Leyden: Late E.J. Brill, 1906. First English Language Edition. Paperback. First English Edition. NOTE: This is VOL I ONLY of a two-volume set. Numerous Photographs. Three foldouts, of which the last two are multi-colored: 1 (opposite p. 16, app. 48 cm. x 32 cm.), is a schematic of an Achenese Dwelling House; 2 (opposite p. 32, app. 38 cm. x 23 cm.) is a map of Great Acheh and the Neighboring Littoral States; and 3 (opposite p. 64, app. 57 cm. x 40 cm. is a map of Acheh and Its Dependencies).
439 pp. Just a bit of discoloration to rear cover, some wrinkling and ridging to spine, a crease to the edge and very minor corner-thumbing to front. The majority of pages in this book are still uncut, unread, as issued by bindery. Near Fine. Item #68763
Originally published in Dutch as De Atjèhers, 2 vol. 1893–94) ), THE ACHEHNESE is an ethnographic account of the people of northern Sumatra, and has became a standard reference work.
Translated by A. W.S. O'Sullivan, and indexed by R.J. Wilkinson, and issued in English in 1906.
Acheh (Aceh) is an area located at the northern end of Sumatra, separated from several East Indian Islands by the Andaman Sea. Historically, Acheh is considered the epicenter of the spread of Islam in Southeast Asia, and as well, perhaps due to its remote location, is known for its strong sense of independence, resistance to outside influences, etc.
Volume I* describes the geography, populace, Culture (Dress, Food, Luxuries, Dwellings, Household Equipment), Governmental structure, Muslim law in the everyday life of the people, leadership, language (and prohitibed language), sense of time, the seasons (based on Lunar conjunctions) figuring in a central manner in the livelihood-seeking, agriculure, etc. life-cycle events, etc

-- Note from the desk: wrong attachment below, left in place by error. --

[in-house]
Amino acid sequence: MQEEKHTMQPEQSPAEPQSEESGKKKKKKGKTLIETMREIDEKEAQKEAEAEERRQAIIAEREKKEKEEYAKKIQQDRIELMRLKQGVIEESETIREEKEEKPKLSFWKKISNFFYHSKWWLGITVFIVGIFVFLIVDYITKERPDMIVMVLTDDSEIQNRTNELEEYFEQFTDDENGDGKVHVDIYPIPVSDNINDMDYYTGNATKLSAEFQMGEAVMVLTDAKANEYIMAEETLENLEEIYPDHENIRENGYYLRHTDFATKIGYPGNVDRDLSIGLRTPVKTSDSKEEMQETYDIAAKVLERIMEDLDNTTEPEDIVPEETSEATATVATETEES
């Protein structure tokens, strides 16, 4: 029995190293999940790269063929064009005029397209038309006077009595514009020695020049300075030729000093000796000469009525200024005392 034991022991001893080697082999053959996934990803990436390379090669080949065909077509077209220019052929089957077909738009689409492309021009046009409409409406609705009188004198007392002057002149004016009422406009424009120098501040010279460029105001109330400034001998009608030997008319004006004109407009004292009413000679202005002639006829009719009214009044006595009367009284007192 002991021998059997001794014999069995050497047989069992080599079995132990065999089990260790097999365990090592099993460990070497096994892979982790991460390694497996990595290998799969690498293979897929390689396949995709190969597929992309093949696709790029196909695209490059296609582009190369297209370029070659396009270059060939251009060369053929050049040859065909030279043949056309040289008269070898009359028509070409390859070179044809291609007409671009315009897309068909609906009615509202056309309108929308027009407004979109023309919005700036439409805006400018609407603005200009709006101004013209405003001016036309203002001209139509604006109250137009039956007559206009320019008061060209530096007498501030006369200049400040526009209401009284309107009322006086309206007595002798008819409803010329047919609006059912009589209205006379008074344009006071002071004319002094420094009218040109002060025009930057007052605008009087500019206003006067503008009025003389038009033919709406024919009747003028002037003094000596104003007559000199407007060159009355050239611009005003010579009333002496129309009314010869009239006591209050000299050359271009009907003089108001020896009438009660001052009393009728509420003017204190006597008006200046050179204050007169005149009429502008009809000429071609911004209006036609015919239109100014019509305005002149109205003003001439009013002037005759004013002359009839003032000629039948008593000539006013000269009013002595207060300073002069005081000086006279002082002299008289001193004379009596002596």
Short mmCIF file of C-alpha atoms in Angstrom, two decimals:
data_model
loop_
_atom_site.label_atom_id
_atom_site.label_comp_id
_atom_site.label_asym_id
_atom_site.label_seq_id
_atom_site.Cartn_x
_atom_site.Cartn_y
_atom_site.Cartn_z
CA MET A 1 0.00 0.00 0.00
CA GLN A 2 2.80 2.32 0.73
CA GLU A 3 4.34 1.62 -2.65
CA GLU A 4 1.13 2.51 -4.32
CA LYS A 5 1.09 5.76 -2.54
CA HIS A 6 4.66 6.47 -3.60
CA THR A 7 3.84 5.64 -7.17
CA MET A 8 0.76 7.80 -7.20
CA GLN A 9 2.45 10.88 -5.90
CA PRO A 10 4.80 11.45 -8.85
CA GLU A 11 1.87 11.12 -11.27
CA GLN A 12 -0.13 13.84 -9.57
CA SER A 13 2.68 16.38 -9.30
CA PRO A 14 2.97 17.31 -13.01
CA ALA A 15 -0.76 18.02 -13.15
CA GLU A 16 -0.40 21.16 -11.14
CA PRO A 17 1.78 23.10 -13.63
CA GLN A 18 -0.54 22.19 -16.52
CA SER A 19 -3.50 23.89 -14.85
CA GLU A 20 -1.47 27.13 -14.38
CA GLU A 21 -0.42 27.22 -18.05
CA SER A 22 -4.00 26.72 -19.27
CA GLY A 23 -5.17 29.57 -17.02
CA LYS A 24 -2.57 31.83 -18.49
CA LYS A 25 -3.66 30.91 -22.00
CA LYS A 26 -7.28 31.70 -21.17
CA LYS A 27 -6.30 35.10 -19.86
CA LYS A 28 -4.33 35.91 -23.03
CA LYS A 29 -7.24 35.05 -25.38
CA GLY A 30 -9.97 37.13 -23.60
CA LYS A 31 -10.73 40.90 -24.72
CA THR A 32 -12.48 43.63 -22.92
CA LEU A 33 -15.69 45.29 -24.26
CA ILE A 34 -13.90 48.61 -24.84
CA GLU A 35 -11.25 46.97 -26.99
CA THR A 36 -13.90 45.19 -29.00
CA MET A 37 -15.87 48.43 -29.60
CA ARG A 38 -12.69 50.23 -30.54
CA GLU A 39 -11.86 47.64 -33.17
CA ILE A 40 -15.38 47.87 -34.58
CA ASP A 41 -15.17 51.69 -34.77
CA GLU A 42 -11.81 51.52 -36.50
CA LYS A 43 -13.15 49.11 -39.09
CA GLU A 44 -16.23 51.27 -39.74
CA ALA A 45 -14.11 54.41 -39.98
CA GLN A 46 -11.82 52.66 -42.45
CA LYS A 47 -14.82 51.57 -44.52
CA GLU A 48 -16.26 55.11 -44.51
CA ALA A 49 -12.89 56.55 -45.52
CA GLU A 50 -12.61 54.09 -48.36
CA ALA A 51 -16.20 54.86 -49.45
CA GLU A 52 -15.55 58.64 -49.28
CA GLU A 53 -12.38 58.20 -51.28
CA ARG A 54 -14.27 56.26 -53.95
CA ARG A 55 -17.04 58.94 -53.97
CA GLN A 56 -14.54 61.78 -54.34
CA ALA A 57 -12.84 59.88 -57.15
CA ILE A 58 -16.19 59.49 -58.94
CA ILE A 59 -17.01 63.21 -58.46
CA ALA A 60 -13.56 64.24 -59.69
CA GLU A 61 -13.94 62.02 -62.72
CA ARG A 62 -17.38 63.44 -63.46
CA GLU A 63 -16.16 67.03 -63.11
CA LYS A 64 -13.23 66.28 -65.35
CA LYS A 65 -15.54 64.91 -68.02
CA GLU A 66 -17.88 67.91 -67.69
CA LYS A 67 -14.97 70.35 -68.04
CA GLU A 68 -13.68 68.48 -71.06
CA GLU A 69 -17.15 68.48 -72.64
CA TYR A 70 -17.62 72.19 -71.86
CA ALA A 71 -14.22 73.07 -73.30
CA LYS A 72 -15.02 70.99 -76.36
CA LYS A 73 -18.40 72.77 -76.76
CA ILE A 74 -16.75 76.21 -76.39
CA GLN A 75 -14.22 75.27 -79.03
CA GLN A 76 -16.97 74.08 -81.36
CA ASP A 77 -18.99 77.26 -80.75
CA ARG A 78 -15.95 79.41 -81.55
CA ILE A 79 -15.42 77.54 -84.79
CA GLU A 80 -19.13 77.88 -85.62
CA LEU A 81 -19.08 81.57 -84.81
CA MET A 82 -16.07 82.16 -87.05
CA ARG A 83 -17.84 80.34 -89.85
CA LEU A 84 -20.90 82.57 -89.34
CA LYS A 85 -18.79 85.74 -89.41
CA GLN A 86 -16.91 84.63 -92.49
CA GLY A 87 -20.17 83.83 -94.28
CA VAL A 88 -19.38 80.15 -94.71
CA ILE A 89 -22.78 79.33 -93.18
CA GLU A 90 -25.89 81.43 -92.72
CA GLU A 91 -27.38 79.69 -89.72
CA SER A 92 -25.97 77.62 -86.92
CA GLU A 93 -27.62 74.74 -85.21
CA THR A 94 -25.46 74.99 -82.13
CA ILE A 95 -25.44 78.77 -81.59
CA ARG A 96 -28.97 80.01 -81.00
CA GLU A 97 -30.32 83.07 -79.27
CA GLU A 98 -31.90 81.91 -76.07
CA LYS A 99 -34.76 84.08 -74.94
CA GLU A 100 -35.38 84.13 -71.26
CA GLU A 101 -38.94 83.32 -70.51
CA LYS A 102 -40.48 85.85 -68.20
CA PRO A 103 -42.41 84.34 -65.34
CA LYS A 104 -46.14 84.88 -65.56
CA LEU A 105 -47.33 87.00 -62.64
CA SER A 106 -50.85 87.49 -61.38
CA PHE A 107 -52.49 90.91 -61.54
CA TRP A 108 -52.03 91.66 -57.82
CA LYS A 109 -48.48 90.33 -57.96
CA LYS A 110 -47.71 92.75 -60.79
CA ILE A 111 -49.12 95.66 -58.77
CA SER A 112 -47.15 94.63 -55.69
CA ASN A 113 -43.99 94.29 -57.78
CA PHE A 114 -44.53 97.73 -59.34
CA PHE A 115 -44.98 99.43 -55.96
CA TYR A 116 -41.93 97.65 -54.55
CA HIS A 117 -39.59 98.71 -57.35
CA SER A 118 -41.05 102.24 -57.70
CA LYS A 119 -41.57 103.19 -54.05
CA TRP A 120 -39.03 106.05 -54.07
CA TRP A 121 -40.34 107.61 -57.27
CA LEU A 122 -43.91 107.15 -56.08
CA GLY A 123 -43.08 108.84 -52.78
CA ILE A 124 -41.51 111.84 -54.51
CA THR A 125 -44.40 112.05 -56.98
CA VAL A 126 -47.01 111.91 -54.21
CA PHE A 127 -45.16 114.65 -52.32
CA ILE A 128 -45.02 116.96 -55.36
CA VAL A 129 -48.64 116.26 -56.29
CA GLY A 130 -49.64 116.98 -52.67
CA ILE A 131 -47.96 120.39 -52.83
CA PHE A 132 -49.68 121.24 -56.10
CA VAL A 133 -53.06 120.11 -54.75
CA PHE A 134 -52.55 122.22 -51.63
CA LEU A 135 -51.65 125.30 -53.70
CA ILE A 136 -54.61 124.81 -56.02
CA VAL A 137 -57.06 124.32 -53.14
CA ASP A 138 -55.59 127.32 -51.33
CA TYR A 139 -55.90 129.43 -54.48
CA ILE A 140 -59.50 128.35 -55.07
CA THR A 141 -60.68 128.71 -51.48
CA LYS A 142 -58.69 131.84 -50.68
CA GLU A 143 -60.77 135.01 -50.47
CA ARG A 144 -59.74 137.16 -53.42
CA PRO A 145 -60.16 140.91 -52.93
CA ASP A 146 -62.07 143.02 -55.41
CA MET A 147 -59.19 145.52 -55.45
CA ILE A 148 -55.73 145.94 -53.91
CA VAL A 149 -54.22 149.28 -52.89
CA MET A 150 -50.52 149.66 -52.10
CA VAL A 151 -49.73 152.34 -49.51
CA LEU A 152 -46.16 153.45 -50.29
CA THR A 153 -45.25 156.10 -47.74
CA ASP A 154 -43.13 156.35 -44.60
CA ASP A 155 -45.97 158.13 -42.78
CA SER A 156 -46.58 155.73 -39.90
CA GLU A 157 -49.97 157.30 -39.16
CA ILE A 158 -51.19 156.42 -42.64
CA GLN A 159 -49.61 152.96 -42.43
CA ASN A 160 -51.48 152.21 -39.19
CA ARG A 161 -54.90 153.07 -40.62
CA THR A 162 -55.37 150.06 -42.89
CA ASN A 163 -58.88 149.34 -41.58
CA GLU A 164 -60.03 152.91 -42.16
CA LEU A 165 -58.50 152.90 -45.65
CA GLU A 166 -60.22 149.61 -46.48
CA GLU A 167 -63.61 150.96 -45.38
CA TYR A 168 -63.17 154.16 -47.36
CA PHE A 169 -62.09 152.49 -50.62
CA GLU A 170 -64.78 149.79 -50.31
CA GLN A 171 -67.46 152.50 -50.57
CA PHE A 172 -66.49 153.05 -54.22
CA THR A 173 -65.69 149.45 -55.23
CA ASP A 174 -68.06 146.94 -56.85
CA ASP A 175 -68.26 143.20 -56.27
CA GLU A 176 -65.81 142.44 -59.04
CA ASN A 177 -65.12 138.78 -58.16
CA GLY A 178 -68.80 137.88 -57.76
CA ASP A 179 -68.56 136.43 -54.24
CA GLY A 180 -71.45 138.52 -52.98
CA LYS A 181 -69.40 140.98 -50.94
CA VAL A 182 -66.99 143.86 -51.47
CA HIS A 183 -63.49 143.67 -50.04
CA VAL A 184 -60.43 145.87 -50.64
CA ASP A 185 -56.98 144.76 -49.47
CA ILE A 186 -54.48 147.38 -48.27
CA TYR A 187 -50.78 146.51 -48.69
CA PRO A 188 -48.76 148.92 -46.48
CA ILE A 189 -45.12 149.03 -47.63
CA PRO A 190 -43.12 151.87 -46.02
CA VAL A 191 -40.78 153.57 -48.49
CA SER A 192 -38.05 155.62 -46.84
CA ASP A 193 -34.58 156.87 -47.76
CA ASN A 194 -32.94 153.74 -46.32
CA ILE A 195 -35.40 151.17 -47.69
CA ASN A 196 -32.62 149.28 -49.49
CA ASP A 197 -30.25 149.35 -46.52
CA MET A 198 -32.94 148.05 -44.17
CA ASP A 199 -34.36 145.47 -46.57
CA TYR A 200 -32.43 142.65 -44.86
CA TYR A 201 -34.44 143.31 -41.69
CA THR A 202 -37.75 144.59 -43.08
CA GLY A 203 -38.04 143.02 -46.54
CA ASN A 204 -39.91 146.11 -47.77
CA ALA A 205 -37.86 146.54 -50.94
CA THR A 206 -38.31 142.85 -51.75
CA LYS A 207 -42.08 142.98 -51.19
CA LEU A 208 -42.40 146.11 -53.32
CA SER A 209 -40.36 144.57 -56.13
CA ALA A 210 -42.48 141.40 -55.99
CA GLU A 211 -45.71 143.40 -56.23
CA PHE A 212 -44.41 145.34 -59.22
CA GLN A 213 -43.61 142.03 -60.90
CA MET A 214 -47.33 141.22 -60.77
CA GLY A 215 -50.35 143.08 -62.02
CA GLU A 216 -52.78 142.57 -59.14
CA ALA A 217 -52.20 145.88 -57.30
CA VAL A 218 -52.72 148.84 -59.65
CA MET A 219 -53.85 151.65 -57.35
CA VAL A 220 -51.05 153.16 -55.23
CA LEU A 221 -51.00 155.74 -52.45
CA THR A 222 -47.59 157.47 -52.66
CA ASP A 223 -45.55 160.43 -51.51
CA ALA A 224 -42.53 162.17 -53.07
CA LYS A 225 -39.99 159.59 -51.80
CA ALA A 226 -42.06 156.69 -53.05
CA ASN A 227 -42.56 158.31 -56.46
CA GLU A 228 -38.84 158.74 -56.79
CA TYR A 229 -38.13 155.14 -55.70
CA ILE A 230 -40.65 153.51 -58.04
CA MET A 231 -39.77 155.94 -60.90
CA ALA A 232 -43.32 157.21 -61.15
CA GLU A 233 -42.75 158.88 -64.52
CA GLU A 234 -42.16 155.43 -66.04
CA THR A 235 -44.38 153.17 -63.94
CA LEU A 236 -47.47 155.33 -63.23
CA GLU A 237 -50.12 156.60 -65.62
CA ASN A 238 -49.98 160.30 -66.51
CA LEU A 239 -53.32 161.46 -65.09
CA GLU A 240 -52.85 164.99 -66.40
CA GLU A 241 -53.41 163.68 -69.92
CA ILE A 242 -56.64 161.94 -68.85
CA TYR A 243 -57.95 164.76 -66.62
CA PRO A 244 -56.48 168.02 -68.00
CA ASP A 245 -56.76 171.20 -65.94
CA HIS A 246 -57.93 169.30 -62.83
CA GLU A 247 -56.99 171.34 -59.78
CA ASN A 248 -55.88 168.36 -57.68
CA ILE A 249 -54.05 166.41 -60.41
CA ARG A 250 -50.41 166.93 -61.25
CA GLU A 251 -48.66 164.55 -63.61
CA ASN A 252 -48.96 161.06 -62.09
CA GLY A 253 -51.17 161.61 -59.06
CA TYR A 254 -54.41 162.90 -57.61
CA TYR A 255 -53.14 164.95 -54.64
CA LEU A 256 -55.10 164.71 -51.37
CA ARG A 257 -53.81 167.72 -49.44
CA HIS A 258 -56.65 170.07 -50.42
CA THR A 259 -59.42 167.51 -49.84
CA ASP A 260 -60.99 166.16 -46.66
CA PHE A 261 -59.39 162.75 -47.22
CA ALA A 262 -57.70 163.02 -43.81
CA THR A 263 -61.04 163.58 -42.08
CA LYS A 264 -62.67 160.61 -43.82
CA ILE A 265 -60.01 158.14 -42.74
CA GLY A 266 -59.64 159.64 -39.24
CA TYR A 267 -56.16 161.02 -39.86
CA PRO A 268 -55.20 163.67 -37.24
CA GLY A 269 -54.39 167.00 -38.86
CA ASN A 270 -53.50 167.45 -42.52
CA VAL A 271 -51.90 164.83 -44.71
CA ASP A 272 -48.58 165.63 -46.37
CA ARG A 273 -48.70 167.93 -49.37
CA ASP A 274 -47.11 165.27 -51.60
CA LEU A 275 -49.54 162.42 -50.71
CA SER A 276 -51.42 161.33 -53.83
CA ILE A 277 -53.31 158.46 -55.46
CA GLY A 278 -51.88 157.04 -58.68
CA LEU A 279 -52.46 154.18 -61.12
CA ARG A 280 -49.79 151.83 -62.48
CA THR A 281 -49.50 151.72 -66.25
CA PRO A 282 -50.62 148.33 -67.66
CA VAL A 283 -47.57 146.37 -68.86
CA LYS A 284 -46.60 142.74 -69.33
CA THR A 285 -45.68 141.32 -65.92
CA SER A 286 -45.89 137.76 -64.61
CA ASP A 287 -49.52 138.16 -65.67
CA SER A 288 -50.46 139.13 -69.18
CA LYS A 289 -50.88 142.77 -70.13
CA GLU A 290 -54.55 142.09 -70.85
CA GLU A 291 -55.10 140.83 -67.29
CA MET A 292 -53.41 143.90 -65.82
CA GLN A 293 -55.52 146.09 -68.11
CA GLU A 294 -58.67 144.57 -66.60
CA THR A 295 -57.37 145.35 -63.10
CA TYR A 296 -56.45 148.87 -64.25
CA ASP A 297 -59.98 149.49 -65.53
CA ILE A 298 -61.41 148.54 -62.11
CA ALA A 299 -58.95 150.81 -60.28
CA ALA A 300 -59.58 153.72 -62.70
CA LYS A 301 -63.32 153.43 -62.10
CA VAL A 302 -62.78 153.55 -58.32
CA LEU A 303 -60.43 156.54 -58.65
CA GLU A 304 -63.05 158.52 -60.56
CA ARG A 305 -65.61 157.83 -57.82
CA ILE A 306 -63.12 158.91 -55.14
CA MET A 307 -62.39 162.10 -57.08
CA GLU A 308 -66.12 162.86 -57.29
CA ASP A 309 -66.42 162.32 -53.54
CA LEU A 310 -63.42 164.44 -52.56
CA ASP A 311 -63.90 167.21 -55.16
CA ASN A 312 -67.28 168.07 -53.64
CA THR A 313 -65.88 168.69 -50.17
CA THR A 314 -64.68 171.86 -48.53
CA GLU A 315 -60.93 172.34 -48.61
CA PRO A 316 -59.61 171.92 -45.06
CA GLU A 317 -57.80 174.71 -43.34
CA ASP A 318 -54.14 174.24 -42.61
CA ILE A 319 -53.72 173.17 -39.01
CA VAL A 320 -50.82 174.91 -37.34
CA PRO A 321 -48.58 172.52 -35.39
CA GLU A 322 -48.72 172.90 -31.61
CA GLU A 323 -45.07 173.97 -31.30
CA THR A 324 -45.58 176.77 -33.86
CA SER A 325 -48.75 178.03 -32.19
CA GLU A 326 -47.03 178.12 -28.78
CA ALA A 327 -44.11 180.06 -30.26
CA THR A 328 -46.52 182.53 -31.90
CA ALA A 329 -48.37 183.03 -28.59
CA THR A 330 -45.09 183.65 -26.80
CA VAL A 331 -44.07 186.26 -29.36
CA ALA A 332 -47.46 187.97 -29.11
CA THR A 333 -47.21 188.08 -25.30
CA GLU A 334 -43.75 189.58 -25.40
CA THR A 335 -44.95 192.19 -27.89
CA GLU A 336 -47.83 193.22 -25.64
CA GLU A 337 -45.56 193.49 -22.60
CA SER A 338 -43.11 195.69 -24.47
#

Volume II, NOT PRESENT, deals more specifically with the religious life of the people.
In 1891, the author was instructed by the Netherlands-India Government to study the effects of "Mohammedan fanaticism" upon "the obstinate resistance of the Achehnese to Dutch rule", found more time and breadth of observation/study of the influence of Islam upon the political social and domestic life of the Achehnese was required, and undertook that work between 1891-1893.
Snouck Hurgronje, fluent in Arabic, was one of the first Western scholars to travel to Mecca and study Islam in that Holy City of Islamic pilgrimage, and indeed, eventually converted to Islam himself. It is to be noted that Hurgronje's intimate knowledge of the language, religion and cultural details (he went on to twice marry native women) put him in an ideal position to help crush the native Achehnese and he figured heavily in the final Dutch conquest of Acheh.
The author explains in his introduction, that shortly after publication the Dutch conquered Acheh and after deliberating whether to reissue the book, or rewrite at very least the first chapter of Volume I,
he and the translator (widely-separated now due to the exigencies of war and official service) decided to leave most of the material as it then stood, only changing what was grossly essential. Interestingly the author admits rather freely that given the volatile political situation within Acheh, changing as it was from day-to-day, perhaps the entire scope of the book, in an ideal world, had to be reconfigured/rewritten.